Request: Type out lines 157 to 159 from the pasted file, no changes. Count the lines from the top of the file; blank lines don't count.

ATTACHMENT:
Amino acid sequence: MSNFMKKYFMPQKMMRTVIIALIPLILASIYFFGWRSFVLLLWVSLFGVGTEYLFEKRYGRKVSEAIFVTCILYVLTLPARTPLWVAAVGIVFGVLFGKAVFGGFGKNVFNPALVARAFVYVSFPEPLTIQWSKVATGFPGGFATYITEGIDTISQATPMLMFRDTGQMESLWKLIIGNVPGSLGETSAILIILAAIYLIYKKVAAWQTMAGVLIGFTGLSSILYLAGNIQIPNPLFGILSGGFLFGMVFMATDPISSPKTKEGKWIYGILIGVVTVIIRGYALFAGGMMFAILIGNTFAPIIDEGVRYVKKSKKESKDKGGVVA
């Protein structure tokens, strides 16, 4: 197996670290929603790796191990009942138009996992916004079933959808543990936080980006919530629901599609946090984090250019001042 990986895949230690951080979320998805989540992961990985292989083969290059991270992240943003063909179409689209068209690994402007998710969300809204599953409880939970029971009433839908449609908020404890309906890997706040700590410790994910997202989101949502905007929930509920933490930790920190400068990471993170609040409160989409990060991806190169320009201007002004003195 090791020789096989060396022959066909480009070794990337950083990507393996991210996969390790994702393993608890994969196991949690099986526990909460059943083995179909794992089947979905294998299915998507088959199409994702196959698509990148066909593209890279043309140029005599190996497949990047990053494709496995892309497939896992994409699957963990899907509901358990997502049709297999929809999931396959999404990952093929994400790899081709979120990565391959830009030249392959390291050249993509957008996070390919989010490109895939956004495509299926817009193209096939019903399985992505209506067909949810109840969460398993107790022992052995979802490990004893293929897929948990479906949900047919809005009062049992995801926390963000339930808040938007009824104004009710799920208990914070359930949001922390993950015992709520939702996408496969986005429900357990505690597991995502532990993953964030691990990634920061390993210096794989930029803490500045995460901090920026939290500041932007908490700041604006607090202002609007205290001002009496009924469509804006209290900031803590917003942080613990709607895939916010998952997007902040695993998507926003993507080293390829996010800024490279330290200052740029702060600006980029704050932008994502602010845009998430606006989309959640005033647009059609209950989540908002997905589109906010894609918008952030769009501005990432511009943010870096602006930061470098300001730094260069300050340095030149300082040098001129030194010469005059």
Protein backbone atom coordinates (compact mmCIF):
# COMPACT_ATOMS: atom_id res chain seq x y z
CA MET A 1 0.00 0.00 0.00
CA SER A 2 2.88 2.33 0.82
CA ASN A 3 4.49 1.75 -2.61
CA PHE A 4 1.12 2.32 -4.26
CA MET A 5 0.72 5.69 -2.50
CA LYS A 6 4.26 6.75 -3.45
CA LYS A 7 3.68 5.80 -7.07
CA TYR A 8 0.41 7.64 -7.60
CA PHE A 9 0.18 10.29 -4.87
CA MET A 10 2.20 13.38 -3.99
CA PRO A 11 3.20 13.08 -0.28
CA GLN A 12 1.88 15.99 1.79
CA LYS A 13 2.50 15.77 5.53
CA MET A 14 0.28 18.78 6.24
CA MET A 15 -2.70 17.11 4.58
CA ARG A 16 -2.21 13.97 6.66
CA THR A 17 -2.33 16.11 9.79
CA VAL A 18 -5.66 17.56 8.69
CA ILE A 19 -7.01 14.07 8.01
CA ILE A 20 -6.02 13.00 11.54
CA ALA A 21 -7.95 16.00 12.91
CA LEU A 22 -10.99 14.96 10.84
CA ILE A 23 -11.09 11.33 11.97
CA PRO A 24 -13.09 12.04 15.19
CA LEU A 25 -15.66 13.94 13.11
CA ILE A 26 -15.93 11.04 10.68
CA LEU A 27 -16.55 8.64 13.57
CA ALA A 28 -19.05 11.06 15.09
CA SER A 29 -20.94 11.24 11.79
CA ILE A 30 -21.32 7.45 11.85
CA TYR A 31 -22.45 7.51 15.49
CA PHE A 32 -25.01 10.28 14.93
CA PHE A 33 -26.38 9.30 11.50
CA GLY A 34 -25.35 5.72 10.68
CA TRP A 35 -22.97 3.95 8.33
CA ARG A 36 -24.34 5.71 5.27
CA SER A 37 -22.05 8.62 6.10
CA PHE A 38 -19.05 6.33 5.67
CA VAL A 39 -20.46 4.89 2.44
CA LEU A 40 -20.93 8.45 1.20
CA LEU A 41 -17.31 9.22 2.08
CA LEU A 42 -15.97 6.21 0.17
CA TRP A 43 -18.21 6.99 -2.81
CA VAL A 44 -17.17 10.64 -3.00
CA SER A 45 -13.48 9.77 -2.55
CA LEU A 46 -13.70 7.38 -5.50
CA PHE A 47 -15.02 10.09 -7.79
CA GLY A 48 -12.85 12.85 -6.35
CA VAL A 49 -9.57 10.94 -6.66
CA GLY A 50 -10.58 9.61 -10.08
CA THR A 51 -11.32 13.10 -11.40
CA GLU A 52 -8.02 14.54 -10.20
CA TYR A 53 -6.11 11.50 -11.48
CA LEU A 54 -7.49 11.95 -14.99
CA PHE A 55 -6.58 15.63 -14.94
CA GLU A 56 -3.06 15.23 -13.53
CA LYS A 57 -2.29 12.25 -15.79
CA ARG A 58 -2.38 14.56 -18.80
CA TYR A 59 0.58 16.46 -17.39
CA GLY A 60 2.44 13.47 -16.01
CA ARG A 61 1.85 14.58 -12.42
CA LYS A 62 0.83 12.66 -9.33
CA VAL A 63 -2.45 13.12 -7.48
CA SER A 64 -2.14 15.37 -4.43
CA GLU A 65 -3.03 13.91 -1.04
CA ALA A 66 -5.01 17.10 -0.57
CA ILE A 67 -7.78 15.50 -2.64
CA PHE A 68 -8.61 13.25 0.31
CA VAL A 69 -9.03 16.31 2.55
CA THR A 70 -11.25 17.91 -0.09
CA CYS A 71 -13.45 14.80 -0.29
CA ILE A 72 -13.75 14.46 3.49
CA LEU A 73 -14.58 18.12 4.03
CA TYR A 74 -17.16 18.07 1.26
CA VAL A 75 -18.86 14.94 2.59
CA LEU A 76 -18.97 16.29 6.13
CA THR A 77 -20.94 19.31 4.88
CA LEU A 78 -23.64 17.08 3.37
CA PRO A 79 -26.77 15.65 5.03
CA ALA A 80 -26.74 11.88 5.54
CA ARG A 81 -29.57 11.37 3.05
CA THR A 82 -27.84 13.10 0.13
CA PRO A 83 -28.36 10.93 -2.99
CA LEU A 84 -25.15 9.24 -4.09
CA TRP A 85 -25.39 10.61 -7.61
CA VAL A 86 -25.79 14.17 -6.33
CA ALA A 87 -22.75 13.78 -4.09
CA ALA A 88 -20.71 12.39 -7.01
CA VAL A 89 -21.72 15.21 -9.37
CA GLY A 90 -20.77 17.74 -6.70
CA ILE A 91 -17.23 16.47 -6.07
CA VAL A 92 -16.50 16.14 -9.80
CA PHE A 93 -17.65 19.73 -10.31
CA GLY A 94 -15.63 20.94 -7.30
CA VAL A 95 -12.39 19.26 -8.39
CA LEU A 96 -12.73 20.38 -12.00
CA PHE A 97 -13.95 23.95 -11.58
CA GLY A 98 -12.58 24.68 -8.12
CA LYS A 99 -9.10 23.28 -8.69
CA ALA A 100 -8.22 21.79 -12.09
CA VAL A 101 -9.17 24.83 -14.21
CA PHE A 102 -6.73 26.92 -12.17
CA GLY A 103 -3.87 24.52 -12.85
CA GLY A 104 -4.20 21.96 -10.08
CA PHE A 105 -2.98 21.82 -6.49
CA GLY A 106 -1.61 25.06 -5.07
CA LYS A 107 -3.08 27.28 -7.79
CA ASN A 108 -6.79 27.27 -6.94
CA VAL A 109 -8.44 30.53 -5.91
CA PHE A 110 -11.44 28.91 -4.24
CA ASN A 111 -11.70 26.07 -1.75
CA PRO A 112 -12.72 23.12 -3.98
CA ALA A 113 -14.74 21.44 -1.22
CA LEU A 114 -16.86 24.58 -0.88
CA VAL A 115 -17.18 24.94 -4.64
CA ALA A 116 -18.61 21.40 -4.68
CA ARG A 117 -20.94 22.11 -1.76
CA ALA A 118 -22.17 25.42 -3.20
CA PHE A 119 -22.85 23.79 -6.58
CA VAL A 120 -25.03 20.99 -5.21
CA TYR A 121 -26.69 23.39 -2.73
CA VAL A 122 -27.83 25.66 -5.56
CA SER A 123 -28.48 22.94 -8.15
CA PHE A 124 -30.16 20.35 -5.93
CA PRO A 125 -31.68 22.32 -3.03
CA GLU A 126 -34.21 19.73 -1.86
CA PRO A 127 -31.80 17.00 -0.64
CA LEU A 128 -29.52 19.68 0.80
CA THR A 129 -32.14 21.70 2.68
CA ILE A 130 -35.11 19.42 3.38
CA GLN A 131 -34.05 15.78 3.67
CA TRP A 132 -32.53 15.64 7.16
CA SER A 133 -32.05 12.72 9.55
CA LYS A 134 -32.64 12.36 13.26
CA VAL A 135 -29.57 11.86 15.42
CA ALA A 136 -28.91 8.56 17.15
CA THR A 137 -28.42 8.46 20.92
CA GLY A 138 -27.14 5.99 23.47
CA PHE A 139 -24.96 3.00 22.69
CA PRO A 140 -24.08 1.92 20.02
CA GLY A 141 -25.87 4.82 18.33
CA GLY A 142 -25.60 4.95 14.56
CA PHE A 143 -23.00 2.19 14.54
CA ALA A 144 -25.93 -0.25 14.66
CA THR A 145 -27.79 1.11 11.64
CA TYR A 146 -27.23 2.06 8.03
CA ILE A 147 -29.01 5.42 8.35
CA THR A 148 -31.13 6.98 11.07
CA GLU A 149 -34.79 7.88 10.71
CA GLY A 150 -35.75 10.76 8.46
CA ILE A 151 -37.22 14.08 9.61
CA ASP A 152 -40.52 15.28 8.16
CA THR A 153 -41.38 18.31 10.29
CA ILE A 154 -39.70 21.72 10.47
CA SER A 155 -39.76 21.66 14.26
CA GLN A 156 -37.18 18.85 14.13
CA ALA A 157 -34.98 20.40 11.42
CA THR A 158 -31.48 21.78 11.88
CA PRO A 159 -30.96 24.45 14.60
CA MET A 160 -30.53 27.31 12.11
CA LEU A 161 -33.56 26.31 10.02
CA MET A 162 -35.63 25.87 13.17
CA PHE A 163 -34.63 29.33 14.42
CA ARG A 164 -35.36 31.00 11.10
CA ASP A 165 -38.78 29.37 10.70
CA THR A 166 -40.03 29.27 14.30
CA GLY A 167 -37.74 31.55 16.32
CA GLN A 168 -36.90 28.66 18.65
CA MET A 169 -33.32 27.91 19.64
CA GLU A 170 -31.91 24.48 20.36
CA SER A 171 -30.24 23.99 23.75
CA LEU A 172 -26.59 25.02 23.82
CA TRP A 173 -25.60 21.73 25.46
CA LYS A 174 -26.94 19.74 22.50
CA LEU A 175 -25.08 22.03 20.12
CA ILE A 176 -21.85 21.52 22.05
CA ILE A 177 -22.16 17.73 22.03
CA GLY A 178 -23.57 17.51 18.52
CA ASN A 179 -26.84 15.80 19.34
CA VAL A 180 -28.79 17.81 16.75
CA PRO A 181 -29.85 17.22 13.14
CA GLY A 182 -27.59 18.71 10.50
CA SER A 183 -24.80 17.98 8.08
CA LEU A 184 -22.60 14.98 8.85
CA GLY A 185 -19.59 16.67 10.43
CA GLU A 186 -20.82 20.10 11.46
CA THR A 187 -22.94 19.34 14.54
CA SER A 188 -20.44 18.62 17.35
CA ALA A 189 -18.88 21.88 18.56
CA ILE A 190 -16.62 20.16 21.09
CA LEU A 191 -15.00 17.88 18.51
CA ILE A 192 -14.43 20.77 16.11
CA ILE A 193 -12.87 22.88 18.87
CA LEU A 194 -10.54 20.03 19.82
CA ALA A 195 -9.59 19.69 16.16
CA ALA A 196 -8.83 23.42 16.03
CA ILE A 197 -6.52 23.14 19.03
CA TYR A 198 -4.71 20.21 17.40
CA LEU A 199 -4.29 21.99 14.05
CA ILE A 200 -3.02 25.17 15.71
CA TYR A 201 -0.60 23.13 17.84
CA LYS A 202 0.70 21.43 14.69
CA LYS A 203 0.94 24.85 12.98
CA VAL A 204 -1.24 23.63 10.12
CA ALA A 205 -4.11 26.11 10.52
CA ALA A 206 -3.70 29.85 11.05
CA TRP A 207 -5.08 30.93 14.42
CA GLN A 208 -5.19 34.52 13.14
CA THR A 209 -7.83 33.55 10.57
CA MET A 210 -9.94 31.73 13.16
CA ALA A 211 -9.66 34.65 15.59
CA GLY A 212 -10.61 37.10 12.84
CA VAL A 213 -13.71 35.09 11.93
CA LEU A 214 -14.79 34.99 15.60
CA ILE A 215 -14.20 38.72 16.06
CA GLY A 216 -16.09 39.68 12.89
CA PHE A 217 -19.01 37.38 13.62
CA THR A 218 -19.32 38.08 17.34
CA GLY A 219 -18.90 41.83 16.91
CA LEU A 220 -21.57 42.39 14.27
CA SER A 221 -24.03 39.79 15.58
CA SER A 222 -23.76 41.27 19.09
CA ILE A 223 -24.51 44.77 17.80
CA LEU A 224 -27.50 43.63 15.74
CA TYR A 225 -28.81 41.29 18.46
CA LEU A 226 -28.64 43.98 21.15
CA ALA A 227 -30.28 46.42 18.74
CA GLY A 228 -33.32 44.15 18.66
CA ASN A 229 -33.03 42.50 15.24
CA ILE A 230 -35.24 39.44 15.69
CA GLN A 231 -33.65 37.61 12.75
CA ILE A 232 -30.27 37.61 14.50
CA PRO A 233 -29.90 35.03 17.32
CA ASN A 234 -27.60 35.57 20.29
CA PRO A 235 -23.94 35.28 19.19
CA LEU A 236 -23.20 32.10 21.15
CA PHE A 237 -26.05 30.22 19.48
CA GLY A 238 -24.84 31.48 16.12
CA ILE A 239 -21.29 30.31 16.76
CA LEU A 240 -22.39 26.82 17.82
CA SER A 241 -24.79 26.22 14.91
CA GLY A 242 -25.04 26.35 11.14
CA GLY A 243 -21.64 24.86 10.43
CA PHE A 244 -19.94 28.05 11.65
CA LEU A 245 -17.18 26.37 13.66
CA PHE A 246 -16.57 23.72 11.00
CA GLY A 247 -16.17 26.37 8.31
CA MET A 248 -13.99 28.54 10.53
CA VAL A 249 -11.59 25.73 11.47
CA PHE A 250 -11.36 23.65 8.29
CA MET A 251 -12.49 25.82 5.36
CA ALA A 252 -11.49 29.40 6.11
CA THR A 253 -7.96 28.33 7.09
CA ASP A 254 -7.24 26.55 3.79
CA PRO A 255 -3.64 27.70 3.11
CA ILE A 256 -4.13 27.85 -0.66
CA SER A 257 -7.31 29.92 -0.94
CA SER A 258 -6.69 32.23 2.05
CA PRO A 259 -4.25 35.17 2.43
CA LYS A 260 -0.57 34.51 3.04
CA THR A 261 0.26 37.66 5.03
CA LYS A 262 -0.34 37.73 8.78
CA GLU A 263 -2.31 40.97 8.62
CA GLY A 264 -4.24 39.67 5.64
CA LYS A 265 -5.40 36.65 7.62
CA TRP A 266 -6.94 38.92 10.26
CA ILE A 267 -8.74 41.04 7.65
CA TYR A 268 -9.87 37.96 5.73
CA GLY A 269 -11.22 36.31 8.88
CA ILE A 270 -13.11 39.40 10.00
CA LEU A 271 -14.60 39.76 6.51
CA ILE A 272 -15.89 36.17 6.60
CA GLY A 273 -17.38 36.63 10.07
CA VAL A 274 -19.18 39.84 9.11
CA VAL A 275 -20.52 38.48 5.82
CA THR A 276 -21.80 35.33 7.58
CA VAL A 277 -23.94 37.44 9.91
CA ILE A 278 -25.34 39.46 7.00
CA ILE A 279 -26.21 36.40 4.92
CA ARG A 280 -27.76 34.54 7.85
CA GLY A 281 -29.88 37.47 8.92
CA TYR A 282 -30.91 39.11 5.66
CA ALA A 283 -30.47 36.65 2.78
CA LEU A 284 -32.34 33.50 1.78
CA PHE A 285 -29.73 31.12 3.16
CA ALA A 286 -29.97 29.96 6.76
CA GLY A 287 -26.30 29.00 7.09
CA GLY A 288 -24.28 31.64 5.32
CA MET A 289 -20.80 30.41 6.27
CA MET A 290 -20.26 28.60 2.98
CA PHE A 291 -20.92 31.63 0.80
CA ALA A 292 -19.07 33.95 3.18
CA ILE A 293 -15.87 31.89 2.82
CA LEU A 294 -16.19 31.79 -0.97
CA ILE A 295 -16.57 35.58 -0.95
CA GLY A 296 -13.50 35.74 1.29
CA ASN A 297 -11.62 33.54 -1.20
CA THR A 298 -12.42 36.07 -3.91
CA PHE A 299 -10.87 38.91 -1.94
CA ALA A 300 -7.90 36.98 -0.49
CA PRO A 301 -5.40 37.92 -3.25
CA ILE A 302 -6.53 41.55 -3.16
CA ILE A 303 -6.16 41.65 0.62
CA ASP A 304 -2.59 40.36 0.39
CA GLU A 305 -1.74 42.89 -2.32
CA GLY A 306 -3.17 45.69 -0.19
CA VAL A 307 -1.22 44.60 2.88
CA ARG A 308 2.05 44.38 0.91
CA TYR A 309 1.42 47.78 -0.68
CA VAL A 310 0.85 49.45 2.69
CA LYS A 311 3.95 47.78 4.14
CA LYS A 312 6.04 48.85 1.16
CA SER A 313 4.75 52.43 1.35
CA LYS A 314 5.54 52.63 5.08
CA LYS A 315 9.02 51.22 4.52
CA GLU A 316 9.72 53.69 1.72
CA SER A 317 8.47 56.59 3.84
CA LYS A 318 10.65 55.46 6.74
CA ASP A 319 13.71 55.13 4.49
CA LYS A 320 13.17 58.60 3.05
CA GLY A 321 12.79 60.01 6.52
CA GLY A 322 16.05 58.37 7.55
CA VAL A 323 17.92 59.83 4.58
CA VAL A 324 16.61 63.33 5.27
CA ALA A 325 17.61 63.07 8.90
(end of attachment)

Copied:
CA THR A 153 -41.38 18.31 10.29
CA ILE A 154 -39.70 21.72 10.47
CA SER A 155 -39.76 21.66 14.26